The Sacred Duty of Caring for the Ill

Jan 24, 2023

אֹהֲבַי וְרֵעַי מִנֶּגֶד נִגְעִי יַעֲמֹדוּ וּקְרוֹבַי מֵרָחֹק עָמָדוּ׃

My friends and companions stand back from my affliction; my kinsmen stand far off.

Psalms 38:12

By Adam Eliyahu Berkowitz

The most wonderful thing happened to me this morning. My wife got sick. I don’t mean to say that it is wonderful that my wife got sick. What I mean is that I got a chance to take care of my wife. She woke up with a touch of the flu. Thank God it was not serious, but it kept her in bed. After sending the boys to school, I made a pot of herbal tea and whole wheat toast for my wife, setting up a small table next to her bed.

She thanked me and then mumbled something. I asked her to repeat it.

“For better or worse, in sickness and in health,” she said. “I am all for the health part. But when we got married, I didn’t think about the sickness part.”

“I did,” I said as I set her food down.

She opened her book of Psalms and began to read. Just as I was leaving she stopped me and pointed at the page. King David had written about being sick in Psalm 38 (The Israel Bible, pp. 1516-1517), but he wasn’t given the same relief that I was providing for my wife. She thanked me for being there for her at all times.

What is our obligation towards those who are sick, and what was King David’s experience when he was ill?

Psalm 38 is difficult to read, as it is almost entirely an expression of pain, written by an individual who is suffering both physically and spiritually. While his bones have no peace and his sins are too much to bear, his friends stand afar, unable or unwilling to help, and his enemies seek to hurt him.

There is no soundness in my flesh because of Your rage, no wholeness in my bones because of my sin. Psalm 38:4 (The Israel Bible, p. 1516)

Much of this Psalm describes David’s infirmities and physical ailments. But King David recognized that everything was from God, including illness. He also knew that physical illness has spiritual origins.

The idea that there is a correlation between our physical state and the spiritual world is reflected in Maimonides’ teaching that the 613 Torah commandments correspond to the limbs and ligaments of the body. The 248 positive commandments correspond to the 248 limbs of the body, and the 365 negative commandments correspond to the 365 sinews and ligaments.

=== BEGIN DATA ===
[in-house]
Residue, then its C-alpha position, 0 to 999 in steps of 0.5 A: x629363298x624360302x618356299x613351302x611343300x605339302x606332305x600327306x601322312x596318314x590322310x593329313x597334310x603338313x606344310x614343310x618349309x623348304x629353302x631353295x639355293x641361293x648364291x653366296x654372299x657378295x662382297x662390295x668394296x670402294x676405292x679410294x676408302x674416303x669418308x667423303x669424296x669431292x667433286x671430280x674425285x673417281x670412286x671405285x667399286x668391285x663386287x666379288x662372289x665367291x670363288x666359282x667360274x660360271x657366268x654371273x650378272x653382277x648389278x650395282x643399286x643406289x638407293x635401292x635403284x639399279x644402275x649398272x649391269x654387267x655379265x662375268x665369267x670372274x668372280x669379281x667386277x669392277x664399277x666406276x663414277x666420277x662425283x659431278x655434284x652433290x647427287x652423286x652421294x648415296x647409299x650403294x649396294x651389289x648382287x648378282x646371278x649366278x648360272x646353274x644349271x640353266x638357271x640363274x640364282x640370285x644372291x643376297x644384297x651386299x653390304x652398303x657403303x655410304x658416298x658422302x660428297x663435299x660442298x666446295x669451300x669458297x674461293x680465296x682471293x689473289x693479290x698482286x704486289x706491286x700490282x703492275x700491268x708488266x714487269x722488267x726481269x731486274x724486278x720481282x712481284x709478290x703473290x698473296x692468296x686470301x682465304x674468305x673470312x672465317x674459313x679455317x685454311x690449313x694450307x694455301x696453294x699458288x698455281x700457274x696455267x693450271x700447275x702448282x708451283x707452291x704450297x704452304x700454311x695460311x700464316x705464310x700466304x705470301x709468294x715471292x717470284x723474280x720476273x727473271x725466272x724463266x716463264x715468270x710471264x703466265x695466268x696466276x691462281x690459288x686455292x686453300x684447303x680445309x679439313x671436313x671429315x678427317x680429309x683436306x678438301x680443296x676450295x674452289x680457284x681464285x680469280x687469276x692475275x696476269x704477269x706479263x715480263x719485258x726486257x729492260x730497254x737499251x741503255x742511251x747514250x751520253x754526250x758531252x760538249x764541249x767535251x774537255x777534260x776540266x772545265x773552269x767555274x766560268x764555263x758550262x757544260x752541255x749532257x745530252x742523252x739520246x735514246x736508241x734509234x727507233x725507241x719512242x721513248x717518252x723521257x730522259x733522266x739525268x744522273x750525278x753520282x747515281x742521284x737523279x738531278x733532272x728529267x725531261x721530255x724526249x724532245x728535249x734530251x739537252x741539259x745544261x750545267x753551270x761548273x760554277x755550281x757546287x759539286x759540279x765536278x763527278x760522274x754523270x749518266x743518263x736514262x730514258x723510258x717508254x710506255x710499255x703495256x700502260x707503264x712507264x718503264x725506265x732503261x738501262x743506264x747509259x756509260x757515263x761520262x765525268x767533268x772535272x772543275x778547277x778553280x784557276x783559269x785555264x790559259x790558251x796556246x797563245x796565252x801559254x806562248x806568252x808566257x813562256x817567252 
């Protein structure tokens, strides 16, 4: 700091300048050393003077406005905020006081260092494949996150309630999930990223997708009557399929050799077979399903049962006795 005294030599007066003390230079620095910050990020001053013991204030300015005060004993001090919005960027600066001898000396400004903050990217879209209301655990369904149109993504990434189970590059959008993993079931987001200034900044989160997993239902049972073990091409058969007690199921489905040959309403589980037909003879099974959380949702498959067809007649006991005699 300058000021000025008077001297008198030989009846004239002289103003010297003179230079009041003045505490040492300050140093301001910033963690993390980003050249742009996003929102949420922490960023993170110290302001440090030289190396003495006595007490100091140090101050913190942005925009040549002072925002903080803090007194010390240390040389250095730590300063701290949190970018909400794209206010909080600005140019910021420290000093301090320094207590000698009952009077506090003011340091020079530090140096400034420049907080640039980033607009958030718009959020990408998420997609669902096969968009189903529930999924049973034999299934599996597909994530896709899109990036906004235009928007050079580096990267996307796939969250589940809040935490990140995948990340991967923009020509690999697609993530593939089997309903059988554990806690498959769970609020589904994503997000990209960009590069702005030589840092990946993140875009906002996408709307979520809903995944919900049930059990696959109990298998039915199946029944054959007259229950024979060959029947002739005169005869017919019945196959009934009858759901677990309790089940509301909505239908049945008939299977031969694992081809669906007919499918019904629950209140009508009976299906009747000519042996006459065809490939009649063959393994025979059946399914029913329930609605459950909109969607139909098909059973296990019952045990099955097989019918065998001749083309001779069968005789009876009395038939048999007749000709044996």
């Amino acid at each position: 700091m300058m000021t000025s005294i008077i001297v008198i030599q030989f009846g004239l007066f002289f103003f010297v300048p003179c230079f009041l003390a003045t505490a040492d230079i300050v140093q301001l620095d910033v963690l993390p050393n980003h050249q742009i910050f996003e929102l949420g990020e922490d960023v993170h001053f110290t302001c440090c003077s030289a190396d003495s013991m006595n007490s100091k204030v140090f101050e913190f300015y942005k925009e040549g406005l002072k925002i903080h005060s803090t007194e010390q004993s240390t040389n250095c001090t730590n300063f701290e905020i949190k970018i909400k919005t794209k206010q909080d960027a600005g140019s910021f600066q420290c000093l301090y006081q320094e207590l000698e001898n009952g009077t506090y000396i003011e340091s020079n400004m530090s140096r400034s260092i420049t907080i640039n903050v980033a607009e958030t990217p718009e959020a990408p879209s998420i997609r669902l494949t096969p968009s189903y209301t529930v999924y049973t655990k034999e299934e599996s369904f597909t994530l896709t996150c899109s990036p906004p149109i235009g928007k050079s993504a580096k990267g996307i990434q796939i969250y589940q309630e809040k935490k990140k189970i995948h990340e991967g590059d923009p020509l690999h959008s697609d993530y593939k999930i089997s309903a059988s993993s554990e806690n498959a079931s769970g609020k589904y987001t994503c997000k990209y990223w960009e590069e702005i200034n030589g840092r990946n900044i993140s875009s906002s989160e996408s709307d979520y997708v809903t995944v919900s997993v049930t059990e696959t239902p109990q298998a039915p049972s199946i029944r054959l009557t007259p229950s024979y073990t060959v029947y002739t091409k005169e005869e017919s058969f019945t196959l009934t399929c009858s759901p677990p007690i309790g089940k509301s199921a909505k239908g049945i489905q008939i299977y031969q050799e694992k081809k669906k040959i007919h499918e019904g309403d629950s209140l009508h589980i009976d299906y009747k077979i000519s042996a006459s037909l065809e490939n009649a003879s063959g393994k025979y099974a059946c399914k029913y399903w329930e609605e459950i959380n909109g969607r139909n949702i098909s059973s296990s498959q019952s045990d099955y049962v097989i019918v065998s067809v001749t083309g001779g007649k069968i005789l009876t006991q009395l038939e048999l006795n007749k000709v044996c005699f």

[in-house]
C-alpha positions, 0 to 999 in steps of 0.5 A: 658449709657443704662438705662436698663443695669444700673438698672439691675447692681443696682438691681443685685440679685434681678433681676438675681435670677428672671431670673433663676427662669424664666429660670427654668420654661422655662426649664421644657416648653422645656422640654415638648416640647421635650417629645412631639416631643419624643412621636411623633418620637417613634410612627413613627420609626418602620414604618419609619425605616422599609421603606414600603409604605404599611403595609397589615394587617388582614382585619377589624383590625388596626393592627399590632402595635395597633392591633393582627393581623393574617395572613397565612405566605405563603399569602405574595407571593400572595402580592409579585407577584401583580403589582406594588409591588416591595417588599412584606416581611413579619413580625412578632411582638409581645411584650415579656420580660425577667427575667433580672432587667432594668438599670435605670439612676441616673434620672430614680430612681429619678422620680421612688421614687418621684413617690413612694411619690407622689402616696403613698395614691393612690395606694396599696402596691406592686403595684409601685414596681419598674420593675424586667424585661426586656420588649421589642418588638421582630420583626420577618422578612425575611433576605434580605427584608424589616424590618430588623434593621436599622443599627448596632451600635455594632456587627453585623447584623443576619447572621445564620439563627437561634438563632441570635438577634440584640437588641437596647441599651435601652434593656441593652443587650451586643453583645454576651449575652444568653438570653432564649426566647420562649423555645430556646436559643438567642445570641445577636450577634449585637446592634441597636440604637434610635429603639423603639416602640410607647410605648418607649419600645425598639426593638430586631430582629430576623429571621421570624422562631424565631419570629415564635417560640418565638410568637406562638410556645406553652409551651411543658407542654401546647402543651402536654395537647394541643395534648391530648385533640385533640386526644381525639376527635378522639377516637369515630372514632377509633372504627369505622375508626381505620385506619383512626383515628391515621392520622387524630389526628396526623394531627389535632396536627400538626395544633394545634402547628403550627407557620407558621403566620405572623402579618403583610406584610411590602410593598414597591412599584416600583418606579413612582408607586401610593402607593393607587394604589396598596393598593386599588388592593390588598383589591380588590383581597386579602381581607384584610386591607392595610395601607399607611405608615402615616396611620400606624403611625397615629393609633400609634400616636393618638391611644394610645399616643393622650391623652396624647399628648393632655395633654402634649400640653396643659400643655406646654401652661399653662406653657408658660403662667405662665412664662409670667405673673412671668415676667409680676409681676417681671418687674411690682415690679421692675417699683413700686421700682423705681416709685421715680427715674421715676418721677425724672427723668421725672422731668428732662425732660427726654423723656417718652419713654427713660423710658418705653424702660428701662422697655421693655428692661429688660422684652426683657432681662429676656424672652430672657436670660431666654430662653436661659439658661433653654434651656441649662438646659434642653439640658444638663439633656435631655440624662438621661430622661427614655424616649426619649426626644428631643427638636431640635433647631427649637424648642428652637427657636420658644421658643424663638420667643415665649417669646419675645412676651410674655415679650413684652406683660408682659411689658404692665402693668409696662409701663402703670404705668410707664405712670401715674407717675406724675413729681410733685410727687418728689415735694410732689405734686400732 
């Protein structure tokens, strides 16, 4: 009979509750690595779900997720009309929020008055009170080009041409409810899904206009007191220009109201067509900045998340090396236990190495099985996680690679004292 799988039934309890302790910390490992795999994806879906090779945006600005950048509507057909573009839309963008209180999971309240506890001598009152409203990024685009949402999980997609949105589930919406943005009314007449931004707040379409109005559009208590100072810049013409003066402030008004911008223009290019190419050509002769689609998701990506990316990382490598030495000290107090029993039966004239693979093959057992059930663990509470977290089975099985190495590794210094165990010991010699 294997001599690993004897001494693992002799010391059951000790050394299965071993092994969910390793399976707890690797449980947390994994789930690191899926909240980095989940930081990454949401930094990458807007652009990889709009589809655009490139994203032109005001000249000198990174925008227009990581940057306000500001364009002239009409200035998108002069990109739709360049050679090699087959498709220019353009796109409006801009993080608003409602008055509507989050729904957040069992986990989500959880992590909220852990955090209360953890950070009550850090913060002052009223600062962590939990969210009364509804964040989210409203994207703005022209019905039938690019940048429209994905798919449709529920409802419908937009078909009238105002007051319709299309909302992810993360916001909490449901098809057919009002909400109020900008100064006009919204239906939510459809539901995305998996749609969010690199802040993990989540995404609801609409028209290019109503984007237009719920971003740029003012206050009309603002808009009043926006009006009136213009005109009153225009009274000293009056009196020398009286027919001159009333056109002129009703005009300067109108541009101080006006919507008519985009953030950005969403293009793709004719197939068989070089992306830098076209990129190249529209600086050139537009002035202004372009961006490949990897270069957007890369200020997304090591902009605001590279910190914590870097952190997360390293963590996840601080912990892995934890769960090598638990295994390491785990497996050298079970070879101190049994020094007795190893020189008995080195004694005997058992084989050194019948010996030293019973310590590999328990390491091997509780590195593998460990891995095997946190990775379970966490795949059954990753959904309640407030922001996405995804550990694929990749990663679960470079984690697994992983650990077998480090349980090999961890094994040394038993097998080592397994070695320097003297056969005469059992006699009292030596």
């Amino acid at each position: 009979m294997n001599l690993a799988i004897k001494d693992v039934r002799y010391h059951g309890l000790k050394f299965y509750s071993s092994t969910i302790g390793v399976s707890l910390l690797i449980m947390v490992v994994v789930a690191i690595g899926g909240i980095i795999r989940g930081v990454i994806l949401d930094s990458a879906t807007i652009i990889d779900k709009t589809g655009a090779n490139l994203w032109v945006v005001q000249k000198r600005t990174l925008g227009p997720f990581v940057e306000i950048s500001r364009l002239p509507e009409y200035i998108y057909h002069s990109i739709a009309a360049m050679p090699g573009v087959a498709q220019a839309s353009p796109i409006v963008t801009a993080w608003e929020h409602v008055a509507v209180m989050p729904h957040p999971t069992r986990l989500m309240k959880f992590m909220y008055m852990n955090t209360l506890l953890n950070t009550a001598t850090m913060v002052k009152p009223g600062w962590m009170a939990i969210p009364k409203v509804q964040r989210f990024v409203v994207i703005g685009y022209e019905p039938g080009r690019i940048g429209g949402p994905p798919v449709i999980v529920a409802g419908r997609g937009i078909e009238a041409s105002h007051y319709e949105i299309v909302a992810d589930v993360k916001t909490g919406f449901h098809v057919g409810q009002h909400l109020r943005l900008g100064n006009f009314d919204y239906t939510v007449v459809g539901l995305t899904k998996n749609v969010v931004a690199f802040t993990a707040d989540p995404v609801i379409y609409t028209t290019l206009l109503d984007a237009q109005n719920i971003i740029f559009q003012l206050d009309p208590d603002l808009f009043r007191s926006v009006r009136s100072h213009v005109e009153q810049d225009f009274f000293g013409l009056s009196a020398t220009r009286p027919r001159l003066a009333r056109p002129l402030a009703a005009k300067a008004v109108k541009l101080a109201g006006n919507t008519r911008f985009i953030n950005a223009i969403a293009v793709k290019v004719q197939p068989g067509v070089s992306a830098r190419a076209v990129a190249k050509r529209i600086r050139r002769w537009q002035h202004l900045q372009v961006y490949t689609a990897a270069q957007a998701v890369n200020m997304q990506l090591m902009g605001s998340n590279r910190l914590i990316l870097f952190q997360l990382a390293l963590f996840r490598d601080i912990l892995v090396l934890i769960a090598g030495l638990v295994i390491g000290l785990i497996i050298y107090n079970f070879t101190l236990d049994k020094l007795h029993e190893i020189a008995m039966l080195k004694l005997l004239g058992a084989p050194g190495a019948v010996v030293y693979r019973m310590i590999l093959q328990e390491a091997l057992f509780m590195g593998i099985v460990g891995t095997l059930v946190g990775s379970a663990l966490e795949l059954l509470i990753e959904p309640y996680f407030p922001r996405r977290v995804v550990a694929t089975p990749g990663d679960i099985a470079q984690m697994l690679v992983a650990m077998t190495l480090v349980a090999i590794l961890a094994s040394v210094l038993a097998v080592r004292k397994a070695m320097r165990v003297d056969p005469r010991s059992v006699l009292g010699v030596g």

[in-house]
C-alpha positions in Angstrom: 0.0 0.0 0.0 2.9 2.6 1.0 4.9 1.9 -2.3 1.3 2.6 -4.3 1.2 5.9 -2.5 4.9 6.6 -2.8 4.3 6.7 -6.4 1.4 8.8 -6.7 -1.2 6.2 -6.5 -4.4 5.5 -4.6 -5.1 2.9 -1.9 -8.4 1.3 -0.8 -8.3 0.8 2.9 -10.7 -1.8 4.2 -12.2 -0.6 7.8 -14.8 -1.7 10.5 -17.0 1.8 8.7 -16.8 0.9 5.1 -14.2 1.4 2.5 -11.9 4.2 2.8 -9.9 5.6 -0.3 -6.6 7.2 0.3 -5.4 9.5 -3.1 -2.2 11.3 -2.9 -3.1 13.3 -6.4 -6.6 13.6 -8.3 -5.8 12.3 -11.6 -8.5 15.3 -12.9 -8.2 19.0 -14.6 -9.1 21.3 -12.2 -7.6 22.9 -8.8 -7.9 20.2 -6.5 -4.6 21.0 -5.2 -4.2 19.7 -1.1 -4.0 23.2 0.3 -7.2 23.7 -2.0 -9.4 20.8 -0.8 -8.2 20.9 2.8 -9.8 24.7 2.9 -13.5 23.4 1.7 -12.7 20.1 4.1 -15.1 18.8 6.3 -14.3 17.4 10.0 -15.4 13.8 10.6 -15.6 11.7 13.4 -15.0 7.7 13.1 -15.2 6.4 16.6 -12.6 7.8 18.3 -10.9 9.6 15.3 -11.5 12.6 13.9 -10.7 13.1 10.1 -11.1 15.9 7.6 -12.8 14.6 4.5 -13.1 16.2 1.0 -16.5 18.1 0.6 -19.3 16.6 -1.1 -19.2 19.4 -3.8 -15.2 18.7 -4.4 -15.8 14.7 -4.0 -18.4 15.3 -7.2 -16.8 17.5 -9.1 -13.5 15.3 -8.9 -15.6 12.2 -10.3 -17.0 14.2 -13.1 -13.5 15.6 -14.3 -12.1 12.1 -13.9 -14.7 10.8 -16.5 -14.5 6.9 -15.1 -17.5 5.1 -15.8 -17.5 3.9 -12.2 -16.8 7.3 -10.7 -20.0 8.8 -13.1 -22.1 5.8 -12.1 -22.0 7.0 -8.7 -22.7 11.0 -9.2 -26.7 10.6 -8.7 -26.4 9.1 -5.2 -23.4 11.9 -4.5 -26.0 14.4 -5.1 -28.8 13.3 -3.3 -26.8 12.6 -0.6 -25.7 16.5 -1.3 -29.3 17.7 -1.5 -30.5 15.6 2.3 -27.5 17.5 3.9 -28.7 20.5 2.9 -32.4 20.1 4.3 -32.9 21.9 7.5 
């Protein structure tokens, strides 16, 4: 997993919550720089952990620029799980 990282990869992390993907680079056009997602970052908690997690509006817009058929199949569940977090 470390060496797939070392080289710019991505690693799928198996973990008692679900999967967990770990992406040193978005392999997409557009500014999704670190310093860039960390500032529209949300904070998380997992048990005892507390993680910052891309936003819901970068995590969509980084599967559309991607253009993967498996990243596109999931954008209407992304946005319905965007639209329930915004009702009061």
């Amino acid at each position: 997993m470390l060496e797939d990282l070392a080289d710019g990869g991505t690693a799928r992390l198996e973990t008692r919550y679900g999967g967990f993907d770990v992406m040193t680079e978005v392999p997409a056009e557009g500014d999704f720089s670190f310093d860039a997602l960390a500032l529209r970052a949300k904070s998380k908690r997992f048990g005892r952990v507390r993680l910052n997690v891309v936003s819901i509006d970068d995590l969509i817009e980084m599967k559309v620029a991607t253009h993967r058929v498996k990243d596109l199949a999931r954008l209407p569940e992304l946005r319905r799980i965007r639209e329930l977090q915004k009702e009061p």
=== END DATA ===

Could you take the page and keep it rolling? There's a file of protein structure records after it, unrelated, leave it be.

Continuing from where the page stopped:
According to Jewish tradition, visiting the sick is a very significant mitzvah (commandment). It is so significant that God, Himself, visited Abraham when he was recuperating from his circumcision (Gen. 18:1). Or, perhaps, it is significant because God visited Abraham and we are commanded to imitate God as much as possible. 

But David found himself alone without any visitors:

My friends and companions stand back from my affliction; my kinsmen stand far off. Psalms 38:12 (The Israel Bible, p. 1516)

The French medieval Bible commentator Rabbi David Kimchi noted the importance of visiting the sick and the toll that David’s lack of visitors took:

“Many sick people are forsaken by their former friends. Sympathy and compassion give way to estrangement as people tire of observing another’s misery. As Solomon said, “All the brothers of a poor man despise him; How much more is he shunned by his friends!” (Proverbs 19:7). Nothing strengthens the ill as much as a visit by a friend, but my friends refuse to come.”

The Talmud (Bava Metzia 30b) teaches that visiting the sick is especially praiseworthy, as it puts the person in danger of contracting the illness.  

When one visits an ill person, he takes one-sixtieth of his illness. Since visiting an ill contemporary involves contracting a bit of his illness, a special teaching is necessary to say that even so, he is required to go and visit him.

As such, the Talmud (Nedarim 39b) teaches that the reward for visiting the sick is beyond measure. Likewise, there is no limit to the number of visits or visitors, and no attention should be paid to any disparity in social status between the visitor and the sick person. 

Consistent with the boundless aspect of this mitzvah, it extends to visiting the sick of all ethnic and religious groups (Shulhan Arukh, Yoreh De‘ah 335). 

Of course, it is also praiseworthy, and some even say obligatory, to pray for the sick person, as Moses did for Miriam after she was struck with tzara’at (leprosy) for speaking slanderously about his wife. This archetypal prayer is notable in its brevity:

So Moshe cried out to Hashem, saying, “O Hashem, pray heal her!”  Numbers 12:13

The act of visiting the sick is an important mitzvah (commandment) in Jewish tradition. In fact, visiting the sick is seen as an act of imitating God, who himself visited Abraham when he was recuperating. A visit to one who is unwell provides much relief and comfort, but as demonstrated through King David’s experience in Psalm 38, the lack of support and companionship during illness can greatly exacerbate one’s physical and spiritual pain. Now if you will excuse me, I have to go prepare some chicken soup for my wife.

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